Watching Kirsten Johnson’s 2016 directorial debut, Cameraperson, I found myself thinking both of St. Augustine and of Jacques Derrida, who wrote that photographs were tightly knit with death. Looking at an image, Derrida said, you are seeing not exactly a person but the body of a person, frozen in time, disconnected from their full being, which reminds you of both their death and of your own. And in Camera Lucida, Roland Barthes’s book on photography written in the wake of his mother’s death, Barthes comes to similar conclusions, linking reminders of mortality and the images that photographs produce.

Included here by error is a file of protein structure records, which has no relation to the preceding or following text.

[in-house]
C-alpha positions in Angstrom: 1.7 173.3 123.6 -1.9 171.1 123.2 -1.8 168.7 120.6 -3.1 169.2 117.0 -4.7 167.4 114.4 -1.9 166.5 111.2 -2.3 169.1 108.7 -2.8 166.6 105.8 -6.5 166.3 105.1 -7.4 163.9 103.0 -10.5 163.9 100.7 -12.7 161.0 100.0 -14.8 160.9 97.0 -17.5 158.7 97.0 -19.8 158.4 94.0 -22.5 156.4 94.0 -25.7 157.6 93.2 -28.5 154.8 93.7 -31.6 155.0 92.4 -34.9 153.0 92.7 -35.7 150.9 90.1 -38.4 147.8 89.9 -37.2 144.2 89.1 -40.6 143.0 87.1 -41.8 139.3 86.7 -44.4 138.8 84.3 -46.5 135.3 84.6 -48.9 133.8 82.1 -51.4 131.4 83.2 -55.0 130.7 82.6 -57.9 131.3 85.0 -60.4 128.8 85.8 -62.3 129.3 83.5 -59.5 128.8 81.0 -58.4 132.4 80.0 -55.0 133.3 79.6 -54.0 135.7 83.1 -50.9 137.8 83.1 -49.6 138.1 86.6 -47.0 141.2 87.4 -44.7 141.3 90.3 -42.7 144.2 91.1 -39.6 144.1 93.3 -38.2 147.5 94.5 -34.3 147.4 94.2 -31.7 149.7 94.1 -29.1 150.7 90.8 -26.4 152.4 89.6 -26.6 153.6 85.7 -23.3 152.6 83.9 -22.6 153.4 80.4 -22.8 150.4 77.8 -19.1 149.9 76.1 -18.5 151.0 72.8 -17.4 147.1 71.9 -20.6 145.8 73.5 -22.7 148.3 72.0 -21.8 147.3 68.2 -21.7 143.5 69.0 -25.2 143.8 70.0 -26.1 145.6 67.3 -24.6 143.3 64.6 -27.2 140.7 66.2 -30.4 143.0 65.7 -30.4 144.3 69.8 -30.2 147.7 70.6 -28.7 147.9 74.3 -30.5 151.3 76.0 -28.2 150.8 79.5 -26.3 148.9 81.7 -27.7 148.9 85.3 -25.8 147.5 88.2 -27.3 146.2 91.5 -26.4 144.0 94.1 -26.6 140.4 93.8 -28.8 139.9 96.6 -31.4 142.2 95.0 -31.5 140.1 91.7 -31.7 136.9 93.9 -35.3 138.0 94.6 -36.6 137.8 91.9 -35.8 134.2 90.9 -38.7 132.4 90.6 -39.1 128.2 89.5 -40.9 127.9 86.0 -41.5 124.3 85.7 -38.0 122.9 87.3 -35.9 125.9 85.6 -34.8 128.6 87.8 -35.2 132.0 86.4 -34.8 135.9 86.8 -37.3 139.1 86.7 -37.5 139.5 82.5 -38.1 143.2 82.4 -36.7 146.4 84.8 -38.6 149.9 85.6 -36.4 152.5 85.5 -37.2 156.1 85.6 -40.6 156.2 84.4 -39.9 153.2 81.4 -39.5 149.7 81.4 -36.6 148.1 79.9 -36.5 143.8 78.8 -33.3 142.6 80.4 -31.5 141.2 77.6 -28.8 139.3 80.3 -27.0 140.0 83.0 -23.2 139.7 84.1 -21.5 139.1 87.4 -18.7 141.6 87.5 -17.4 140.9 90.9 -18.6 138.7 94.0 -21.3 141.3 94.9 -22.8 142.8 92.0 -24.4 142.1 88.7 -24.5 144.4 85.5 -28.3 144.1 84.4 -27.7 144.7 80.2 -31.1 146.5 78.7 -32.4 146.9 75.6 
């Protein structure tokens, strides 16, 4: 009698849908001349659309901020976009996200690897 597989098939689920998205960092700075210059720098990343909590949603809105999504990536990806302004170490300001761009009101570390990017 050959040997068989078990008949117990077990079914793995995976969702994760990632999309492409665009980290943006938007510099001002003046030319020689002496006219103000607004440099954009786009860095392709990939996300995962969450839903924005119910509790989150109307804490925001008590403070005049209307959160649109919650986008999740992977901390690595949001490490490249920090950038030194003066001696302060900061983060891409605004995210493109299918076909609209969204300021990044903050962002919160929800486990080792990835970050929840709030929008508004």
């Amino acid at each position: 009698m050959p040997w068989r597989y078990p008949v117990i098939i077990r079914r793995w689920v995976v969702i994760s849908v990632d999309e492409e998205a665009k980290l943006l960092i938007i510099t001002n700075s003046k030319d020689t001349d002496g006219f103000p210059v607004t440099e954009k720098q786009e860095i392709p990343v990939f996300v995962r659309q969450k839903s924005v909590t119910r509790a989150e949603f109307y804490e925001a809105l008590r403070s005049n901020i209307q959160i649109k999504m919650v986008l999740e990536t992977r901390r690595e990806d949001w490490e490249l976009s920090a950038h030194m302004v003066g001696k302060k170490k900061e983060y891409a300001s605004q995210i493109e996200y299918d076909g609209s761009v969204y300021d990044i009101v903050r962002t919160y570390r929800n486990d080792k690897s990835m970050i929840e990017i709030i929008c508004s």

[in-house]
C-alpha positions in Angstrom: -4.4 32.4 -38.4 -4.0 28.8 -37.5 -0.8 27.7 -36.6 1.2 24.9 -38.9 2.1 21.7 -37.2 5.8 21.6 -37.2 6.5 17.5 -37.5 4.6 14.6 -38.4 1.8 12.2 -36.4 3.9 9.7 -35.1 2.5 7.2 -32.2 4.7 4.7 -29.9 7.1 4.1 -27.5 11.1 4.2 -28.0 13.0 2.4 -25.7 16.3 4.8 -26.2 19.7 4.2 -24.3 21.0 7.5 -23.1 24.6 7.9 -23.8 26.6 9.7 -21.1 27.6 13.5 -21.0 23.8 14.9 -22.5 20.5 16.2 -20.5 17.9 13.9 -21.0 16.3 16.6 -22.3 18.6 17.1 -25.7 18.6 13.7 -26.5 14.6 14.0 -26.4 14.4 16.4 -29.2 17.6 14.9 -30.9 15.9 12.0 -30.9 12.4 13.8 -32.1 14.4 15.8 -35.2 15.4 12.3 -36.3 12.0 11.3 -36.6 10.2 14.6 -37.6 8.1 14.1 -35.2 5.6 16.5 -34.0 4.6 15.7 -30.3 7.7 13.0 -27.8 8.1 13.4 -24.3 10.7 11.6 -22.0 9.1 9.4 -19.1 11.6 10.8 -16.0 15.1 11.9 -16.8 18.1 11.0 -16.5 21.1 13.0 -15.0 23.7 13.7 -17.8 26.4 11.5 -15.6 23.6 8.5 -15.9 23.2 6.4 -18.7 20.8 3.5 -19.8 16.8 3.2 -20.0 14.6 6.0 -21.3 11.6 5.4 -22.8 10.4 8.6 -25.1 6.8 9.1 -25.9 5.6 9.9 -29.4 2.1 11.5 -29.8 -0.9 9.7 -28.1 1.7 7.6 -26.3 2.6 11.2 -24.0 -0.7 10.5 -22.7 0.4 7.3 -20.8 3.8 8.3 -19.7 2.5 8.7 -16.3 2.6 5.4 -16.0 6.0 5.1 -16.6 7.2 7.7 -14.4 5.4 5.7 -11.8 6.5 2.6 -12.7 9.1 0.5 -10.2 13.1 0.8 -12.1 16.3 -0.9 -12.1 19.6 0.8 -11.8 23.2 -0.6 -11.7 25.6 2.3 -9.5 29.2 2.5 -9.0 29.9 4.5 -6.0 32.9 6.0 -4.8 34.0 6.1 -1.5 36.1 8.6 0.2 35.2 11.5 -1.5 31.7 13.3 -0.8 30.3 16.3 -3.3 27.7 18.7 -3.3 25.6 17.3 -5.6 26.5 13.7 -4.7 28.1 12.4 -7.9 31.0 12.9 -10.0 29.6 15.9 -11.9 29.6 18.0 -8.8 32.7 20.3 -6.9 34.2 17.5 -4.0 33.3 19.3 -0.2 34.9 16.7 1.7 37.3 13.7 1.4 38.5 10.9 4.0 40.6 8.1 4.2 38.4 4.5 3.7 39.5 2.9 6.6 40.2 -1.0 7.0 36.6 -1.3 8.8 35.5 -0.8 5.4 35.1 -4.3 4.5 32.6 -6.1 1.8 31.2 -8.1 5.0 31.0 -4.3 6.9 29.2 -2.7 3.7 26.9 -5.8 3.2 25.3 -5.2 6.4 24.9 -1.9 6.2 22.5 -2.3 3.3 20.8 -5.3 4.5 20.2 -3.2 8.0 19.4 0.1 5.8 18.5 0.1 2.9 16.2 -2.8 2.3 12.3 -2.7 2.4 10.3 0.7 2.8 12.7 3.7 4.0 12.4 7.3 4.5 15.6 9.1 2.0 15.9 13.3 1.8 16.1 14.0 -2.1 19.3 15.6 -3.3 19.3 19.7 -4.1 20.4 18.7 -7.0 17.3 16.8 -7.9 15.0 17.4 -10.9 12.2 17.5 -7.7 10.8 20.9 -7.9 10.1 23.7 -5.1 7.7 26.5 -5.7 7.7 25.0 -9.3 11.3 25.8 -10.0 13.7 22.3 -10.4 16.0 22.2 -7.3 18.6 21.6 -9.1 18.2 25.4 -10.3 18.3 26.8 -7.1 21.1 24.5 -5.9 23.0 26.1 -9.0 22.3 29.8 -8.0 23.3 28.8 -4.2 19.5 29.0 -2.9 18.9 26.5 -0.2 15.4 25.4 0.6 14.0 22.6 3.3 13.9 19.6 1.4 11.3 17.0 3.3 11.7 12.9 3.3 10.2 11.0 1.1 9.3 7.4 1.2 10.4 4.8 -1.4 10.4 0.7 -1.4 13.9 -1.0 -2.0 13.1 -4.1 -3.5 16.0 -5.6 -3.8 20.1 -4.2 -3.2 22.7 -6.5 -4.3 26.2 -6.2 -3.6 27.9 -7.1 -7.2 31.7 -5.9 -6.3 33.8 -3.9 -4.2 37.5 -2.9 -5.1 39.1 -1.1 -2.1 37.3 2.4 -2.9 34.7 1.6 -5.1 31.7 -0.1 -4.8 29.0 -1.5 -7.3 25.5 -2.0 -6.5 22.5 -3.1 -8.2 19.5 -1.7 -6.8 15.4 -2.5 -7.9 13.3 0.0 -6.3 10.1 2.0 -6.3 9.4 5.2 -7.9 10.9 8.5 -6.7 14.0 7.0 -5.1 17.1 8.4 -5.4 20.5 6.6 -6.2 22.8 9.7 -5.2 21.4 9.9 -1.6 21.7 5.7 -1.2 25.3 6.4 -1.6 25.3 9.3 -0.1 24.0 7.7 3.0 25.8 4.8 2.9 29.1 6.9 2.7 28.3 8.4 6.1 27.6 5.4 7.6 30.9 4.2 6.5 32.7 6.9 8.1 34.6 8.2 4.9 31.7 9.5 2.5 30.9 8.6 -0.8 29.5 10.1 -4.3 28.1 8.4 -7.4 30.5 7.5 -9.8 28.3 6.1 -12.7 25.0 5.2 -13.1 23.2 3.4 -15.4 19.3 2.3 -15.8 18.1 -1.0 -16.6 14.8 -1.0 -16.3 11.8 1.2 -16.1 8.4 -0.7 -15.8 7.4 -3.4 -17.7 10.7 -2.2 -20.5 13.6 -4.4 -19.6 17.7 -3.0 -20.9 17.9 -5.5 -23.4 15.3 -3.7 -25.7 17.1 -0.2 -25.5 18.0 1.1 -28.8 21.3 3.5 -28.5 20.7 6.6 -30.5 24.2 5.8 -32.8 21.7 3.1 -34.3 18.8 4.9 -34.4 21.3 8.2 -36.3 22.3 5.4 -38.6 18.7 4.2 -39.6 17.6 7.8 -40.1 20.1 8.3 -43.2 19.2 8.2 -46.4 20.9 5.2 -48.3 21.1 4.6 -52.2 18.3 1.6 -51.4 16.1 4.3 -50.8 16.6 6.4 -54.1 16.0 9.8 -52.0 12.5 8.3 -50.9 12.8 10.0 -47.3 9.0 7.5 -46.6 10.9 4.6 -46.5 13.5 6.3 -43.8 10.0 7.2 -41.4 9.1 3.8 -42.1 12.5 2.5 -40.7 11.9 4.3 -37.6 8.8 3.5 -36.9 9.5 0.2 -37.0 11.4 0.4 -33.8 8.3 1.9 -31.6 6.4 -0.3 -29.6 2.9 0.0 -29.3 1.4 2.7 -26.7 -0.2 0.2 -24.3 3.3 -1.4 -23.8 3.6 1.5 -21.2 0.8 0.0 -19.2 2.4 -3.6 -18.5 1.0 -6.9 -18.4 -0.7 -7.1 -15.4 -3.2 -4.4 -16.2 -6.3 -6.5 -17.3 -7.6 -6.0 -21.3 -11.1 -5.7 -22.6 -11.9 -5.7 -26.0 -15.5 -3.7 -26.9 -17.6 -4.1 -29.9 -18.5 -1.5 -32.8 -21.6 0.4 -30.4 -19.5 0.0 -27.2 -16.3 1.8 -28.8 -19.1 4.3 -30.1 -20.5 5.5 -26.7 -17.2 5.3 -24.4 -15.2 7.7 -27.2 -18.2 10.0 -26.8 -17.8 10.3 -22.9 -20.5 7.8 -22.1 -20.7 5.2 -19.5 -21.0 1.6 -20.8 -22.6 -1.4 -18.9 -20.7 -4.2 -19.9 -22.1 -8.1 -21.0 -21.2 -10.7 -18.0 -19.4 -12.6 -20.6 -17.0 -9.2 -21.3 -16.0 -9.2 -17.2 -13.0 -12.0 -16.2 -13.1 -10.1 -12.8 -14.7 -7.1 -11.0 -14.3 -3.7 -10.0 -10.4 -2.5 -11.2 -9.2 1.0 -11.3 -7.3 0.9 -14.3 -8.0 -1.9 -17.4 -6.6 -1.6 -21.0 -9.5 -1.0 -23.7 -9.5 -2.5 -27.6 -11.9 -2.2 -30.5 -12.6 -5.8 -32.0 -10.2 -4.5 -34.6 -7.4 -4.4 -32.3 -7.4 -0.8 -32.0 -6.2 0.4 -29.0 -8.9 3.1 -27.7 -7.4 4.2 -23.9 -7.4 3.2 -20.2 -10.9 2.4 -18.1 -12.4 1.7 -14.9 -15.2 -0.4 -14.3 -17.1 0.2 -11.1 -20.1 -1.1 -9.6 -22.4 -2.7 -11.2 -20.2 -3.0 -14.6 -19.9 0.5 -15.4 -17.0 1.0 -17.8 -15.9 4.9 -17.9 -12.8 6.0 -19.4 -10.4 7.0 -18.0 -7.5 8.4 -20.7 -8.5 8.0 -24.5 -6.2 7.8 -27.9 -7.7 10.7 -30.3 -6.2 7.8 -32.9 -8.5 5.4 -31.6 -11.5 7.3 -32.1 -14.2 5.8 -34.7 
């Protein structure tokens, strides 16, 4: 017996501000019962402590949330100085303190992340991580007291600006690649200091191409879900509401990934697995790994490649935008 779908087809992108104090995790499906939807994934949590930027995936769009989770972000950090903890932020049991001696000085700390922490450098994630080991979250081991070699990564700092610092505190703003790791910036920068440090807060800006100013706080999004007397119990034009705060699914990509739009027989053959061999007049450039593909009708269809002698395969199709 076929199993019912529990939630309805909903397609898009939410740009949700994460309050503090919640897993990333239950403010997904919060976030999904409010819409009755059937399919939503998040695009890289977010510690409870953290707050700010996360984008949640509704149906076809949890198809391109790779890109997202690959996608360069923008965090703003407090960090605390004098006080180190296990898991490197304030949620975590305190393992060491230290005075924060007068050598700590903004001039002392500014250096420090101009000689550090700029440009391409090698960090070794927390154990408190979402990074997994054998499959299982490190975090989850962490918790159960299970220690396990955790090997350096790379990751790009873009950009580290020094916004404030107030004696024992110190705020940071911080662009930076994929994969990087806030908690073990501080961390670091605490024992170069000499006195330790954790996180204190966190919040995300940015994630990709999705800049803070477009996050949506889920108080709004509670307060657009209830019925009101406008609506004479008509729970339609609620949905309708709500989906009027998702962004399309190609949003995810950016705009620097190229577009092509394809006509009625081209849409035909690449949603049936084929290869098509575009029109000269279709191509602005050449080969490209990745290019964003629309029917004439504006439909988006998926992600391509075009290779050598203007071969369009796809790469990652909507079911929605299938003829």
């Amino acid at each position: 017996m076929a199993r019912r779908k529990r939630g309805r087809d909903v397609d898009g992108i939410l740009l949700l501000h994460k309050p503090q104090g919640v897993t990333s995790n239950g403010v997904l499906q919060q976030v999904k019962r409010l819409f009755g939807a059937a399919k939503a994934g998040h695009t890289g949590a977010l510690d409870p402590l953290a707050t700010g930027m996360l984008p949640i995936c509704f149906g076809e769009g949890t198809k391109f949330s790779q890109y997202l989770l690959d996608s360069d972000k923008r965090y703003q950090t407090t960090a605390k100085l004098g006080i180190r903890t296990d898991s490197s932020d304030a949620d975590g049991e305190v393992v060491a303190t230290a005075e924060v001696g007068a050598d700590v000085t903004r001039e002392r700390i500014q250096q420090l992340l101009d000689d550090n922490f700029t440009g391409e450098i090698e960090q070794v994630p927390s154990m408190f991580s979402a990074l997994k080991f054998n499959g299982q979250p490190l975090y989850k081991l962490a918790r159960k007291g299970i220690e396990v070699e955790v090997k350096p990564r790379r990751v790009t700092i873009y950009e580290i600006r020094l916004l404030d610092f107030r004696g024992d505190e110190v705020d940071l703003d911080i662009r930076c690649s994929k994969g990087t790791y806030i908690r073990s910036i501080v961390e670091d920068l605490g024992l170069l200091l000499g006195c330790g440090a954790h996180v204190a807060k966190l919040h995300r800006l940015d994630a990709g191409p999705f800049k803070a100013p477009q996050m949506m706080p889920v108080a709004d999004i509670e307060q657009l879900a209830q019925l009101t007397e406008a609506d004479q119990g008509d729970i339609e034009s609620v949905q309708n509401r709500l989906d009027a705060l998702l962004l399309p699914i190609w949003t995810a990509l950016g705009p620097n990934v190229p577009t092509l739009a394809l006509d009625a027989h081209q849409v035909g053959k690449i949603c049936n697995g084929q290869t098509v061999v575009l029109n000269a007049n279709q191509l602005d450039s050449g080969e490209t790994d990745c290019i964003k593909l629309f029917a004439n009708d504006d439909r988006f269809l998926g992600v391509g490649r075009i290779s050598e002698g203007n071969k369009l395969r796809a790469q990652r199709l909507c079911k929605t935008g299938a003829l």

Cameraperson was one of the best films of the 2010s, a memoir of Johnson’s decades working as a documentary cameraperson. Stitched together mostly from footage from prior projects that had landed on the cutting room floor, the film explores — in a way that evokes Derrida and Barthes — how an image can turn a person into an object to be looked at. A corpse, rather than a being.

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